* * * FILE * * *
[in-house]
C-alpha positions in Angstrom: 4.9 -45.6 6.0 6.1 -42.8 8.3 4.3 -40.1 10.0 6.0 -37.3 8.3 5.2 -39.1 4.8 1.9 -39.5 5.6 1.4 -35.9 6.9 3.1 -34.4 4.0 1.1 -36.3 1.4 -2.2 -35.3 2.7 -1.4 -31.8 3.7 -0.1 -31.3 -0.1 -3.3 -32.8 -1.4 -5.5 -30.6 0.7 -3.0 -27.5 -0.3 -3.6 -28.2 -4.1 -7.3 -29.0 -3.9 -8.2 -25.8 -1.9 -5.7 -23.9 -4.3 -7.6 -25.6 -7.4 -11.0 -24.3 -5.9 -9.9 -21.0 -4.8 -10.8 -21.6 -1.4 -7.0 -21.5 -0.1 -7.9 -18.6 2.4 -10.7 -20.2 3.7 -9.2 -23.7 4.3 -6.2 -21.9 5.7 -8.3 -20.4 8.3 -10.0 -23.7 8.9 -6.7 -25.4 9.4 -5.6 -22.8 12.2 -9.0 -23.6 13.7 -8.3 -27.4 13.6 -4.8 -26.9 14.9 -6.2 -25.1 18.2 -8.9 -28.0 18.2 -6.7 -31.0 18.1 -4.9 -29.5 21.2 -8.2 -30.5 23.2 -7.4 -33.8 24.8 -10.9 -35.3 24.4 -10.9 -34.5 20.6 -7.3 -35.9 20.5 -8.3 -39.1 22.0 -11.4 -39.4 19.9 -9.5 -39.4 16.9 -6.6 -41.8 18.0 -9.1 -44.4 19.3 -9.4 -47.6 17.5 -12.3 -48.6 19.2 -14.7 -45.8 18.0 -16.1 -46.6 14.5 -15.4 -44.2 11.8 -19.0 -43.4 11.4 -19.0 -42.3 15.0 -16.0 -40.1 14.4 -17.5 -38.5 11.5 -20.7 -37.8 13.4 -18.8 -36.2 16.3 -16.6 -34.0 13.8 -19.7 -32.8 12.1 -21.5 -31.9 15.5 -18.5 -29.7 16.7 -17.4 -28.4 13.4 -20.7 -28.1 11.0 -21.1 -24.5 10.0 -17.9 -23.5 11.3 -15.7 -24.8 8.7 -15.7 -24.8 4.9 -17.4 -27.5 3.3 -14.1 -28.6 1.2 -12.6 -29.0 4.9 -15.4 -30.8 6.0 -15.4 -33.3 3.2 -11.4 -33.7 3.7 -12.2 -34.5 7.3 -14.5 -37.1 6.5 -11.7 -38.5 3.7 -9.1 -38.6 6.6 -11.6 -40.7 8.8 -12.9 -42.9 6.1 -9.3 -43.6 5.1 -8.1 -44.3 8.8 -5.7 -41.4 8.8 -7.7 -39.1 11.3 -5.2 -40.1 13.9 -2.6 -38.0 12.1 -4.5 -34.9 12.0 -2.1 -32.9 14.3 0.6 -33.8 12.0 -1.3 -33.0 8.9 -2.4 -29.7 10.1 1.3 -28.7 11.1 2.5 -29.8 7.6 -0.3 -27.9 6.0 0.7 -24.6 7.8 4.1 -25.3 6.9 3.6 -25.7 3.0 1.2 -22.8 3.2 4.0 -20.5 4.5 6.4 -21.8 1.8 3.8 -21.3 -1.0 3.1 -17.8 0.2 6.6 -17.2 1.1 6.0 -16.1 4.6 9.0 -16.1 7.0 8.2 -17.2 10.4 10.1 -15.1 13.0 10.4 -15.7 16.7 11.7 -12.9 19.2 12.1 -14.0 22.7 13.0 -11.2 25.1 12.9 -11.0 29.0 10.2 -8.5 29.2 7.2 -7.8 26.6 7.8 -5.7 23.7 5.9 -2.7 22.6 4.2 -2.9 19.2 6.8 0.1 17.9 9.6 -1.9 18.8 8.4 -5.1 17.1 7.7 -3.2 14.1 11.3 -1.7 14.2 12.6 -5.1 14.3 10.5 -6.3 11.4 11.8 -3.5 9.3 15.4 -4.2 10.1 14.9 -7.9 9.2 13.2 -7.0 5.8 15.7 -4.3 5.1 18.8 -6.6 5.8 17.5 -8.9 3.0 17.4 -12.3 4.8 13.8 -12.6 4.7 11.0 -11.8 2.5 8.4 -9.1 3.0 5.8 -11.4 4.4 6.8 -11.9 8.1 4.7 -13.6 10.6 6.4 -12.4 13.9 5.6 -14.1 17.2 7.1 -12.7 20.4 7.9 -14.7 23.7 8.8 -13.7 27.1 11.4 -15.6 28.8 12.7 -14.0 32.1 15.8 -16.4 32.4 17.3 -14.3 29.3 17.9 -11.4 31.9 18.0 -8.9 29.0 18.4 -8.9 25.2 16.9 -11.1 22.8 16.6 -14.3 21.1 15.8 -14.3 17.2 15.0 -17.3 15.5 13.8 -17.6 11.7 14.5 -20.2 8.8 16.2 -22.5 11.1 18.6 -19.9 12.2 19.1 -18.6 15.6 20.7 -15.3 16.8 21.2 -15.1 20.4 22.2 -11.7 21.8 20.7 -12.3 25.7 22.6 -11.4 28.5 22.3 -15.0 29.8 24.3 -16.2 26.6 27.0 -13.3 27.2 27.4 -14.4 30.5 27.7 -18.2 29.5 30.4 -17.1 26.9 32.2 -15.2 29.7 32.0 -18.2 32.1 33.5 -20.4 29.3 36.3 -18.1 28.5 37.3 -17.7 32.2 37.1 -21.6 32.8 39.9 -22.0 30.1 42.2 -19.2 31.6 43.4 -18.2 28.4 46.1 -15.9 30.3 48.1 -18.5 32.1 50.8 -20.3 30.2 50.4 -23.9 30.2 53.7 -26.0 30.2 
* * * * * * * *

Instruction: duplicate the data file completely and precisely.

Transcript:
[in-house]
C-alpha positions in Angstrom: 4.9 -45.6 6.0 6.1 -42.8 8.3 4.3 -40.1 10.0 6.0 -37.3 8.3 5.2 -39.1 4.8 1.9 -39.5 5.6 1.4 -35.9 6.9 3.1 -34.4 4.0 1.1 -36.3 1.4 -2.2 -35.3 2.7 -1.4 -31.8 3.7 -0.1 -31.3 -0.1 -3.3 -32.8 -1.4 -5.5 -30.6 0.7 -3.0 -27.5 -0.3 -3.6 -28.2 -4.1 -7.3 -29.0 -3.9 -8.2 -25.8 -1.9 -5.7 -23.9 -4.3 -7.6 -25.6 -7.4 -11.0 -24.3 -5.9 -9.9 -21.0 -4.8 -10.8 -21.6 -1.4 -7.0 -21.5 -0.1 -7.9 -18.6 2.4 -10.7 -20.2 3.7 -9.2 -23.7 4.3 -6.2 -21.9 5.7 -8.3 -20.4 8.3 -10.0 -23.7 8.9 -6.7 -25.4 9.4 -5.6 -22.8 12.2 -9.0 -23.6 13.7 -8.3 -27.4 13.6 -4.8 -26.9 14.9 -6.2 -25.1 18.2 -8.9 -28.0 18.2 -6.7 -31.0 18.1 -4.9 -29.5 21.2 -8.2 -30.5 23.2 -7.4 -33.8 24.8 -10.9 -35.3 24.4 -10.9 -34.5 20.6 -7.3 -35.9 20.5 -8.3 -39.1 22.0 -11.4 -39.4 19.9 -9.5 -39.4 16.9 -6.6 -41.8 18.0 -9.1 -44.4 19.3 -9.4 -47.6 17.5 -12.3 -48.6 19.2 -14.7 -45.8 18.0 -16.1 -46.6 14.5 -15.4 -44.2 11.8 -19.0 -43.4 11.4 -19.0 -42.3 15.0 -16.0 -40.1 14.4 -17.5 -38.5 11.5 -20.7 -37.8 13.4 -18.8 -36.2 16.3 -16.6 -34.0 13.8 -19.7 -32.8 12.1 -21.5 -31.9 15.5 -18.5 -29.7 16.7 -17.4 -28.4 13.4 -20.7 -28.1 11.0 -21.1 -24.5 10.0 -17.9 -23.5 11.3 -15.7 -24.8 8.7 -15.7 -24.8 4.9 -17.4 -27.5 3.3 -14.1 -28.6 1.2 -12.6 -29.0 4.9 -15.4 -30.8 6.0 -15.4 -33.3 3.2 -11.4 -33.7 3.7 -12.2 -34.5 7.3 -14.5 -37.1 6.5 -11.7 -38.5 3.7 -9.1 -38.6 6.6 -11.6 -40.7 8.8 -12.9 -42.9 6.1 -9.3 -43.6 5.1 -8.1 -44.3 8.8 -5.7 -41.4 8.8 -7.7 -39.1 11.3 -5.2 -40.1 13.9 -2.6 -38.0 12.1 -4.5 -34.9 12.0 -2.1 -32.9 14.3 0.6 -33.8 12.0 -1.3 -33.0 8.9 -2.4 -29.7 10.1 1.3 -28.7 11.1 2.5 -29.8 7.6 -0.3 -27.9 6.0 0.7 -24.6 7.8 4.1 -25.3 6.9 3.6 -25.7 3.0 1.2 -22.8 3.2 4.0 -20.5 4.5 6.4 -21.8 1.8 3.8 -21.3 -1.0 3.1 -17.8 0.2 6.6 -17.2 1.1 6.0 -16.1 4.6 9.0 -16.1 7.0 8.2 -17.2 10.4 10.1 -15.1 13.0 10.4 -15.7 16.7 11.7 -12.9 19.2 12.1 -14.0 22.7 13.0 -11.2 25.1 12.9 -11.0 29.0 10.2 -8.5 29.2 7.2 -7.8 26.6 7.8 -5.7 23.7 5.9 -2.7 22.6 4.2 -2.9 19.2 6.8 0.1 17.9 9.6 -1.9 18.8 8.4 -5.1 17.1 7.7 -3.2 14.1 11.3 -1.7 14.2 12.6 -5.1 14.3 10.5 -6.3 11.4 11.8 -3.5 9.3 15.4 -4.2 10.1 14.9 -7.9 9.2 13.2 -7.0 5.8 15.7 -4.3 5.1 18.8 -6.6 5.8 17.5 -8.9 3.0 17.4 -12.3 4.8 13.8 -12.6 4.7 11.0 -11.8 2.5 8.4 -9.1 3.0 5.8 -11.4 4.4 6.8 -11.9 8.1 4.7 -13.6 10.6 6.4 -12.4 13.9 5.6 -14.1 17.2 7.1 -12.7 20.4 7.9 -14.7 23.7 8.8 -13.7 27.1 11.4 -15.6 28.8 12.7 -14.0 32.1 15.8 -16.4 32.4 17.3 -14.3 29.3 17.9 -11.4 31.9 18.0 -8.9 29.0 18.4 -8.9 25.2 16.9 -11.1 22.8 16.6 -14.3 21.1 15.8 -14.3 17.2 15.0 -17.3 15.5 13.8 -17.6 11.7 14.5 -20.2 8.8 16.2 -22.5 11.1 18.6 -19.9 12.2 19.1 -18.6 15.6 20.7 -15.3 16.8 21.2 -15.1 20.4 22.2 -11.7 21.8 20.7 -12.3 25.7 22.6 -11.4 28.5 22.3 -15.0 29.8 24.3 -16.2 26.6 27.0 -13.3 27.2 27.4 -14.4 30.5 27.7 -18.2 29.5 30.4 -17.1 26.9 32.2 -15.2 29.7 32.0 -18.2 32.1 33.5 -20.4 29.3 36.3 -18.1 28.5 37.3 -17.7 32.2 37.1 -21.6 32.8 39.9 -22.0 30.1 42.2 -19.2 31.6 43.4 -18.2 28.4 46.1 -15.9 30.3 48.1 -18.5 32.1 50.8 -20.3 30.2 50.4 -23.9 30.2 53.7 -26.0 30.2 